Two of the most effective ways to increase your response to your marketing efforts is knowing who and where to target. In my opinion, too many businesses focus too much of their time on the creative and the offer, and not enough time on who and where to target. Yes, the creative and the offer are important factors in a successful campaign, however, if they’re not reaching the right audience, then your campaign is going to suffer. In my previous post, we discussed how MAR (MarketAreaReports.com) figures out where to target for our direct mail lists, but we didn’t address knowing the market as a whole. At MAR, we believe that in order to make fact-based marketing decisions, you must first know your market area.
We use the term “Market Area” to mean the geographic area that your organization conducts business, based on where your clients live. Many small to medium-sized businesses can benefit from knowing who their customers are from a demographic standpoint, and where their customers are coming from geographically. By creating a demographic and geographic picture of what your customers look like as the first step to your marketing plans, these insights will help to allow you to decide which prospects to go after and which to avoid.
At MAR, we begin all of our marketing area reporting by plotting your customers on a map. After we have done this, we deploy our proprietary models to draw a theoretical boundary around the densest areas of where your clients live. Why do this? Because research shows that you are 90% more likely to attract a customer from neighborhoods or parts of town that you’re doing better in and that you’re less likely to attract a new customer from an area that you’re performing poorly in. Why is this? This is the million dollar question to which few have an answer. At MAR, we believe that you attract customers from the market area that we define because of a number of factors that you can probably answer better than we can. Example – your pricing might be better than a close competitor; your business may be easier to get to; your product offering fits well with the demographics of some neighborhoods nearby and not others. Remember this, because I’m going to say it a lot – “people live around other people that are like themselves” – think Little Italy and Chinatown. Over 80% of the people living in Manhattan’s Chinatown are of Chinese origin.
So those are obvious examples, but let’s think less obvious. Yes, right in the backyard of the community you do business in, you’re going to find neighborhoods with clear demographic distinctions – lower income families tend to live in lower cost houses; young families, usually live in starter communities with other young people and families; Seniors tend to live around other seniors. And your business operates the same way.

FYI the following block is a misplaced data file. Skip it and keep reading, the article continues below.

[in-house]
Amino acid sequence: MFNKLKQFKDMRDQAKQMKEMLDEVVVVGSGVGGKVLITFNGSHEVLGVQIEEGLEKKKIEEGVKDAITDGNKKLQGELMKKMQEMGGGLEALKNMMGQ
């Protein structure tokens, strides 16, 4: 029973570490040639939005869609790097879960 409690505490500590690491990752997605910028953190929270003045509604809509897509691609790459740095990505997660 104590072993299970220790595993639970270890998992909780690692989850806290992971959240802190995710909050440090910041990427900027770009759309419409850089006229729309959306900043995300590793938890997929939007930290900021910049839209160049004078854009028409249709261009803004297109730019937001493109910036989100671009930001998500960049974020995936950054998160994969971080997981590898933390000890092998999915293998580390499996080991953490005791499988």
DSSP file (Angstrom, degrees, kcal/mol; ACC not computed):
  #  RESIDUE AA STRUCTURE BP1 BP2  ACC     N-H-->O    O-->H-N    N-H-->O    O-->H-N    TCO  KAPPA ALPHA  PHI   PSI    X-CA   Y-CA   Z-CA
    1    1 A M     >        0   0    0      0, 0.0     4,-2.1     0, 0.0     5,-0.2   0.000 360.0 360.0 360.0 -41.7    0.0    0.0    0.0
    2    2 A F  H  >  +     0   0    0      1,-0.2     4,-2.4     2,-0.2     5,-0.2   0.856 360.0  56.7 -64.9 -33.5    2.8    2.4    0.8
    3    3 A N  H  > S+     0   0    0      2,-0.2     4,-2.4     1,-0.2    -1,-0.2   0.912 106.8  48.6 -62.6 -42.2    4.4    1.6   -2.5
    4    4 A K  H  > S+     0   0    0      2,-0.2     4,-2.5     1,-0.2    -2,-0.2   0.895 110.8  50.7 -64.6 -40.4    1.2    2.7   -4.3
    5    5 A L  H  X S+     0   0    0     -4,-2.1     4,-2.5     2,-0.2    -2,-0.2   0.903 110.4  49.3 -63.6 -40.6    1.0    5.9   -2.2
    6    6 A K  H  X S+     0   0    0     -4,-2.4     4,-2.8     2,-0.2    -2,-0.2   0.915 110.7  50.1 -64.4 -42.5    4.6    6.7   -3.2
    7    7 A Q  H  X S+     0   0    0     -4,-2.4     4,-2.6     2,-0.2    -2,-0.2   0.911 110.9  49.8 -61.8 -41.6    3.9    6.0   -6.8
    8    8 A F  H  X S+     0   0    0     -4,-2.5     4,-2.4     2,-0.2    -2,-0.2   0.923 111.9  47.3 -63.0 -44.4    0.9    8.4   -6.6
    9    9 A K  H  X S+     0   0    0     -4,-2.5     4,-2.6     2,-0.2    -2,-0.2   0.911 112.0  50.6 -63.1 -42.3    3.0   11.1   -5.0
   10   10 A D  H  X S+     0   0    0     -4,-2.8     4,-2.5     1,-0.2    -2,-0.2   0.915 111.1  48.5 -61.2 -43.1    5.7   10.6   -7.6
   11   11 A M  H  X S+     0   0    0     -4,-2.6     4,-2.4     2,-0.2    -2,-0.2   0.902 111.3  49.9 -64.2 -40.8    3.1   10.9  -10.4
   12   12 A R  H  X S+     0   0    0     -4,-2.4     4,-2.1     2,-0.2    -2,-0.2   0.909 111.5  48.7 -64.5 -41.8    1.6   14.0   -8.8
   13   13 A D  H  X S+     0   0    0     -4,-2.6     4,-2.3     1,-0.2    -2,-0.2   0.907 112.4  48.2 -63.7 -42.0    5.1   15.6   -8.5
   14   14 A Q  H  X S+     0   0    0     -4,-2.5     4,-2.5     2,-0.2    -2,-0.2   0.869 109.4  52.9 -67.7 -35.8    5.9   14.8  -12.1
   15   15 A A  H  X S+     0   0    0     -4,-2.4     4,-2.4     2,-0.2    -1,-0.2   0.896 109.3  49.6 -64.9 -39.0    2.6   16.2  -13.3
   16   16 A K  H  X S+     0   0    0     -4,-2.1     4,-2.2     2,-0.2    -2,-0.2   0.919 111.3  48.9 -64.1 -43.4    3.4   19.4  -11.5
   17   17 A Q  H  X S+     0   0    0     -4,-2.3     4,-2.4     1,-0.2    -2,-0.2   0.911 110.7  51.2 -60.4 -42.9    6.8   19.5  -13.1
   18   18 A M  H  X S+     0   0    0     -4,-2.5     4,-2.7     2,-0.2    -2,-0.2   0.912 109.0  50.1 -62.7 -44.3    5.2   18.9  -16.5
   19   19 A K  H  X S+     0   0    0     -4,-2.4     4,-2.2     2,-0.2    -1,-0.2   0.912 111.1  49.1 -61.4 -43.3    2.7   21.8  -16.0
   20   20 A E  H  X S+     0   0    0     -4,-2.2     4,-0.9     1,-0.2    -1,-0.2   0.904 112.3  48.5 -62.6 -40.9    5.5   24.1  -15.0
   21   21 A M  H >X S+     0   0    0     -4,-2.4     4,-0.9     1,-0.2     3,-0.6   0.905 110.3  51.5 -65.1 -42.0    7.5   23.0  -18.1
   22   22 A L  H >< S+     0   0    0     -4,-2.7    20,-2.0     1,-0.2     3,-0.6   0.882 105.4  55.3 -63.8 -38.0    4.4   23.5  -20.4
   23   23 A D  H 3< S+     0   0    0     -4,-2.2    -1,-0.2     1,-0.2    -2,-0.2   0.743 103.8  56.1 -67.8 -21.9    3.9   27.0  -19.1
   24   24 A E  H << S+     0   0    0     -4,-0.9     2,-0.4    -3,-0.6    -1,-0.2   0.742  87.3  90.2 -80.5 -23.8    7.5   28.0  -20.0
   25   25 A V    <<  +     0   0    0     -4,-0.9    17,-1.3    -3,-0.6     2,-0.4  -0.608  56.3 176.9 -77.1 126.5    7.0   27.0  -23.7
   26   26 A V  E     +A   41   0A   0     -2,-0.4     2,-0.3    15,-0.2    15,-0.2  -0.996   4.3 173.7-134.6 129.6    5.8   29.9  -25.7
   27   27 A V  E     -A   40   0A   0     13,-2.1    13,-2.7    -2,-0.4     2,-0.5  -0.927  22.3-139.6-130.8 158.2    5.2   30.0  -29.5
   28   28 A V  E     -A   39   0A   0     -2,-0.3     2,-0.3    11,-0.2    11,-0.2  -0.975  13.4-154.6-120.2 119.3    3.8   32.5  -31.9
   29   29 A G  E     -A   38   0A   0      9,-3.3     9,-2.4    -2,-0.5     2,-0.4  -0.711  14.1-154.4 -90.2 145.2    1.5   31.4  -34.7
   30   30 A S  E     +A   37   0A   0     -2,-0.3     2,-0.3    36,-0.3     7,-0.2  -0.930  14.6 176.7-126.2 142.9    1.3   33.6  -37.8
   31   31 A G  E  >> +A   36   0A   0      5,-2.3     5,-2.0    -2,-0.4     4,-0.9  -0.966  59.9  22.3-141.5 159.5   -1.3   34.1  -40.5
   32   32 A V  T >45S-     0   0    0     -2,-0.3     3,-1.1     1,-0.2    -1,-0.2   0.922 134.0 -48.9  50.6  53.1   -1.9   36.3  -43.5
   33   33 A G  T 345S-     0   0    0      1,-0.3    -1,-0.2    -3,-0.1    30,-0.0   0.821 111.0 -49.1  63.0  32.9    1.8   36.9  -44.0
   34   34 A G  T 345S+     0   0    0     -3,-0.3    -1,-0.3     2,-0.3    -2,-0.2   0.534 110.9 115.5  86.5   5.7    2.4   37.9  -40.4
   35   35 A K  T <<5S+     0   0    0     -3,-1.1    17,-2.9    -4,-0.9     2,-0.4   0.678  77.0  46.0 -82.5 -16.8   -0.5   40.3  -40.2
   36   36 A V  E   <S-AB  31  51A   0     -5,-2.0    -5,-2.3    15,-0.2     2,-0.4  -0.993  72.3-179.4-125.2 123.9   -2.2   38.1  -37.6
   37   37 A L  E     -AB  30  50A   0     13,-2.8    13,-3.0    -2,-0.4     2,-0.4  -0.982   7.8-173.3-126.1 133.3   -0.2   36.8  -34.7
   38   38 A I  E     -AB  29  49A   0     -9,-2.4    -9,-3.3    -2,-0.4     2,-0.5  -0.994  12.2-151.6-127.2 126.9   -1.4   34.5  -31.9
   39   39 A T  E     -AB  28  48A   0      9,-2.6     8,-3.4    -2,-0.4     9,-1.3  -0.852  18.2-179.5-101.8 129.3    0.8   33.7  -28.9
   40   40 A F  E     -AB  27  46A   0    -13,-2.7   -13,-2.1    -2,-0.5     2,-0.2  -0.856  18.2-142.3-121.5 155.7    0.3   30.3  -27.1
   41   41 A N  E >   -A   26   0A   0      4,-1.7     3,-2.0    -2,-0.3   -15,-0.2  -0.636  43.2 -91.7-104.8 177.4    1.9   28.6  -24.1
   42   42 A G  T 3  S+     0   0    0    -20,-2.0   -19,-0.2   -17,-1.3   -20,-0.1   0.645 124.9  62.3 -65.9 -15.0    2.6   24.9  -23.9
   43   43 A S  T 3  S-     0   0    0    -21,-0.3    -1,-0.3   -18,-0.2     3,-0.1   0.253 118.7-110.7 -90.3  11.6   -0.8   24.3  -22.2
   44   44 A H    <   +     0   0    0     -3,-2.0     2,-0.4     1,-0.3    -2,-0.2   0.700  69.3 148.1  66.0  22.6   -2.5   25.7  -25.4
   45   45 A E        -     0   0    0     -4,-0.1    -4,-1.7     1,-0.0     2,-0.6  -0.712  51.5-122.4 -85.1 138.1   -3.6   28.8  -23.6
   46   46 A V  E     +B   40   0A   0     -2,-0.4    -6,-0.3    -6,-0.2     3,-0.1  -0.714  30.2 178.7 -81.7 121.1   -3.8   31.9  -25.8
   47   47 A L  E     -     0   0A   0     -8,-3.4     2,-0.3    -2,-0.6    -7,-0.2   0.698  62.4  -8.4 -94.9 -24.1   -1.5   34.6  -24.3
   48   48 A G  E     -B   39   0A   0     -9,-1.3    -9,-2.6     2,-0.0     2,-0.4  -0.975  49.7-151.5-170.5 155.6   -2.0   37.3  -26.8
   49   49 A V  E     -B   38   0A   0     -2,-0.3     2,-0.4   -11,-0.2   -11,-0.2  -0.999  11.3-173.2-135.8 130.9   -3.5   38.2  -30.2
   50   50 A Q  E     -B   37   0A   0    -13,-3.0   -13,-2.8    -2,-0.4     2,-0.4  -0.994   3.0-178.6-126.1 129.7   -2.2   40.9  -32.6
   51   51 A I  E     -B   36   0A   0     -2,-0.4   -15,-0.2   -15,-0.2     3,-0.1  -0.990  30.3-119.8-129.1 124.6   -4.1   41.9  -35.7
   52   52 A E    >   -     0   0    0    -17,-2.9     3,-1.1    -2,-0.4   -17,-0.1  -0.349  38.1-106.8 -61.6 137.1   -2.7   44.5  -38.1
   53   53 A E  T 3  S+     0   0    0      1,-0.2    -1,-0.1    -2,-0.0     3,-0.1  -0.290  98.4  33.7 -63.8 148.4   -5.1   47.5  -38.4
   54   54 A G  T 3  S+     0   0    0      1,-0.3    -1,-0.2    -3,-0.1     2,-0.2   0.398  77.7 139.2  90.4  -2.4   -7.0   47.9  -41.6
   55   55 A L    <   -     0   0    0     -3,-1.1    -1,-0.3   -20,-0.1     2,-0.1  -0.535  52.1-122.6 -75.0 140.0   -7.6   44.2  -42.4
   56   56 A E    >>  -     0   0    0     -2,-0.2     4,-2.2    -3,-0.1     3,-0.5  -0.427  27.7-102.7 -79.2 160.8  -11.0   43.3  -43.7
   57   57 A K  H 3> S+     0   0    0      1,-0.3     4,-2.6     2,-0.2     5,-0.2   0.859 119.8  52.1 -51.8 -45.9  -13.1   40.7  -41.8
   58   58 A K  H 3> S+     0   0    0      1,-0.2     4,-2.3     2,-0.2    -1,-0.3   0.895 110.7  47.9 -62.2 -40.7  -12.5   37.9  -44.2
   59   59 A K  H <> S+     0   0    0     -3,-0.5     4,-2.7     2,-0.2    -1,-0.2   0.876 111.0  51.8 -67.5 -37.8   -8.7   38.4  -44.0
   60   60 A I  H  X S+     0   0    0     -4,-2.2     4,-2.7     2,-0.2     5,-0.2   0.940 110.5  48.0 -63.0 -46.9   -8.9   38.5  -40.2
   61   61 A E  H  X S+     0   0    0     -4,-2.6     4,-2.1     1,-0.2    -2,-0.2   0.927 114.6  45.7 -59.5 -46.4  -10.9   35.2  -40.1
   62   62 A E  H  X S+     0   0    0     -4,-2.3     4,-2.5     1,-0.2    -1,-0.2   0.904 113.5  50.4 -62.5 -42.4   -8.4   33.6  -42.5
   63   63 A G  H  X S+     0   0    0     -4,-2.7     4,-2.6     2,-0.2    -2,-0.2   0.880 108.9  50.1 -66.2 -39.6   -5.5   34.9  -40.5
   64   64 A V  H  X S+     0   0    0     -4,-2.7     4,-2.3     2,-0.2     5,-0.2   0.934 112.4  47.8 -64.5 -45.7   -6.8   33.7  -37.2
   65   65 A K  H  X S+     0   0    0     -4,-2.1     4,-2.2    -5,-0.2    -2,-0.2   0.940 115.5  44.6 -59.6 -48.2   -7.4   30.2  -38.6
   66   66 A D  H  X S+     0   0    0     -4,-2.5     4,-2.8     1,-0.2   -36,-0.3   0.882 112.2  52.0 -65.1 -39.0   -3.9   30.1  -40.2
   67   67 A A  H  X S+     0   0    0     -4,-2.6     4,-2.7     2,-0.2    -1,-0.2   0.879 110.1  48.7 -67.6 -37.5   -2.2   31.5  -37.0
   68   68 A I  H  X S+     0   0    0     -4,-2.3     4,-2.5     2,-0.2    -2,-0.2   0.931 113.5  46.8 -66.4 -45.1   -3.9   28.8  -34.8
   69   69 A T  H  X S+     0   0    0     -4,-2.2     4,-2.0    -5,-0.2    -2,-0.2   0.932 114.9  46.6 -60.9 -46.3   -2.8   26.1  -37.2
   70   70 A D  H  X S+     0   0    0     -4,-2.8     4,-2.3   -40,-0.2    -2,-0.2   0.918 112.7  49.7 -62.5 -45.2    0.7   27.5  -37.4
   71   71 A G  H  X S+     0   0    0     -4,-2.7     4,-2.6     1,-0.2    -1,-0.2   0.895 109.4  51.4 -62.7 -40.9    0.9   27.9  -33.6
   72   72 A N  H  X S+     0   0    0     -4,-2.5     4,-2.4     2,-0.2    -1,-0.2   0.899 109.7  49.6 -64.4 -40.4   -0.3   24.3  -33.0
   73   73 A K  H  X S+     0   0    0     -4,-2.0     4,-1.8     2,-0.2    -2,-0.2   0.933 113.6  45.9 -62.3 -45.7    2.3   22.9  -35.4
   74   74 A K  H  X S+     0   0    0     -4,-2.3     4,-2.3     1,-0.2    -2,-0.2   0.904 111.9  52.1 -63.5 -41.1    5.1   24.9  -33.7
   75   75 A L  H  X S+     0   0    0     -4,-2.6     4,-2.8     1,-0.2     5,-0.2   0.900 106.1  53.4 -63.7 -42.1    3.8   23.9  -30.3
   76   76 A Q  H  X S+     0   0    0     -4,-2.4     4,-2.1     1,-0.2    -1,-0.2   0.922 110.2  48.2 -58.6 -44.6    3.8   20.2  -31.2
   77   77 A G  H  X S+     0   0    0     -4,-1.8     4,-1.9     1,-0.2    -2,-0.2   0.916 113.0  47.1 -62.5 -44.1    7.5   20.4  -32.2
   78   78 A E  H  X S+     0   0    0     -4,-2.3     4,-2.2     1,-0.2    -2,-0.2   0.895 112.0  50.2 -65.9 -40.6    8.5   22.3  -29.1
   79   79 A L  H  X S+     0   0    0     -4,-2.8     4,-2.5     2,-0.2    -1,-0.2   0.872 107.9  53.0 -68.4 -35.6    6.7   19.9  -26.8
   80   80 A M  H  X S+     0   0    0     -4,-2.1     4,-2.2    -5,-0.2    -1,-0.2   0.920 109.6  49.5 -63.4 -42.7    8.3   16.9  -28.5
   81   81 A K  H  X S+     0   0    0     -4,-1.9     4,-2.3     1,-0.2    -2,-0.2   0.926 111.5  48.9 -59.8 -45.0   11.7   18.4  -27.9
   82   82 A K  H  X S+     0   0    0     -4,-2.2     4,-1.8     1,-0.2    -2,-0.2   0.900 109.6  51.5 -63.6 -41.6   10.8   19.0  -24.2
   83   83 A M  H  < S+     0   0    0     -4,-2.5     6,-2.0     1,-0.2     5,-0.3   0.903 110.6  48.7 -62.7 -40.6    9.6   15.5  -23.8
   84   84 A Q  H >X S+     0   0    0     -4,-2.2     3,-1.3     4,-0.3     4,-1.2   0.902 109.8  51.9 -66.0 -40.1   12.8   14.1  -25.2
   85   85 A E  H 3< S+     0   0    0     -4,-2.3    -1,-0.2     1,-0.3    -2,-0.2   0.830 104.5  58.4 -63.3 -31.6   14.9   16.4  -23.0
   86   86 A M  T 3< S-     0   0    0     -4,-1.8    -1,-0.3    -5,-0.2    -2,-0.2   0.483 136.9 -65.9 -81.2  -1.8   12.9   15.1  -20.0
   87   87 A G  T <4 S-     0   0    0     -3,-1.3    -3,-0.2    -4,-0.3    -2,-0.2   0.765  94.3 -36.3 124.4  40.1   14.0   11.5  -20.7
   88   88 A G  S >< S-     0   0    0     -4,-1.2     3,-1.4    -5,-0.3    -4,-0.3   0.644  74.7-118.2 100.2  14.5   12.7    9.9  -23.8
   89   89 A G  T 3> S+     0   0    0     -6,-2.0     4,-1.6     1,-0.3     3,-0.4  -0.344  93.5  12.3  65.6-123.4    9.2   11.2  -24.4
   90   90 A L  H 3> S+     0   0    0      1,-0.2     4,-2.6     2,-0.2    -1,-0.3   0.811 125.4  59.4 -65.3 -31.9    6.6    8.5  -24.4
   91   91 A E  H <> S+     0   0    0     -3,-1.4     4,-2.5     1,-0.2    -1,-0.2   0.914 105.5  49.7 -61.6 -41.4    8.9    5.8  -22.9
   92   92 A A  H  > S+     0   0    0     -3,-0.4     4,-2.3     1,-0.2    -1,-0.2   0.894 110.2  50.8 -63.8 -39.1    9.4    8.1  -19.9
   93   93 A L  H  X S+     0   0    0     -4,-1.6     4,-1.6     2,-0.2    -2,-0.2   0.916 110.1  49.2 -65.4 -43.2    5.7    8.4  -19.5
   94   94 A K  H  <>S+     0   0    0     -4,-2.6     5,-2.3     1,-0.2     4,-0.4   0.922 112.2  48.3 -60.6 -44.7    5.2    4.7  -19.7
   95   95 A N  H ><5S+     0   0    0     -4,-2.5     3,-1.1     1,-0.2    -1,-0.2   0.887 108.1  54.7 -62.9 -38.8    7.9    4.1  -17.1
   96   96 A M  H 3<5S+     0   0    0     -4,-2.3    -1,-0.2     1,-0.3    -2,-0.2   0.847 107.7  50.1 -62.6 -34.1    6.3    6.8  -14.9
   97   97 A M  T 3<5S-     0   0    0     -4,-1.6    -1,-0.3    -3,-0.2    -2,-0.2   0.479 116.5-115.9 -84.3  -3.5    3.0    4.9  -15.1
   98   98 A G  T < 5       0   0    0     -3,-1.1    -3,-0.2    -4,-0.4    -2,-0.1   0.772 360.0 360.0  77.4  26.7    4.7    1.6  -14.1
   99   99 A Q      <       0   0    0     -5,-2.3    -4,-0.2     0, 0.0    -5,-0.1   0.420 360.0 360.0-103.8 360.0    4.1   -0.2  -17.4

I exercise regularly at a local YMCA and it’s amazing to me how many people I see there who seem to fit a similar profile to myself. Yes, there are other cross-sections of people that I’m sure I can’t be “bucketed” with, however, if we look at the demographics of the members of the YMCA I visit as a whole, I’m sure we’d find many similarities around common demographics like – household income, marital status, presence of children, ethnic profile, home-ownership and others.
So if we do business in an area that has neighborhoods with clear demographic distinctions and our business is made up of a cross-section of those neighborhoods that we can clearly define, we begin to see why understanding your market area becomes so valuable. To take the point further, if our sample YMCA has 4,000 active members and the market area that we define from the membership data tells us that we have 80,000 households living in it, then that represents about a 5% penetration of the households in the market area. That means, 95% of households in the market area are not members. As a medium-sized business with a reasonable marketing budget, we don’t have the means to send a membership invitation to the other 76,000 households in the area, so we have to be selective about who we try to target. So why not select the people who look like YMCA members in both profile and neighborhood. Now that we understand the market, being selective about our prospect list is much easier.
What else can we benefit from by knowing our market area? Lots of things. We have a better idea of which publications to advertise in based on distribution; billboard location selection; which radio stations or television stations would be a better fit to advertise with, based on the demographics the channels hit; for non-profits, showing a service area for reporting community give-back to organizations that donate money to your cause; new site selection; and many others.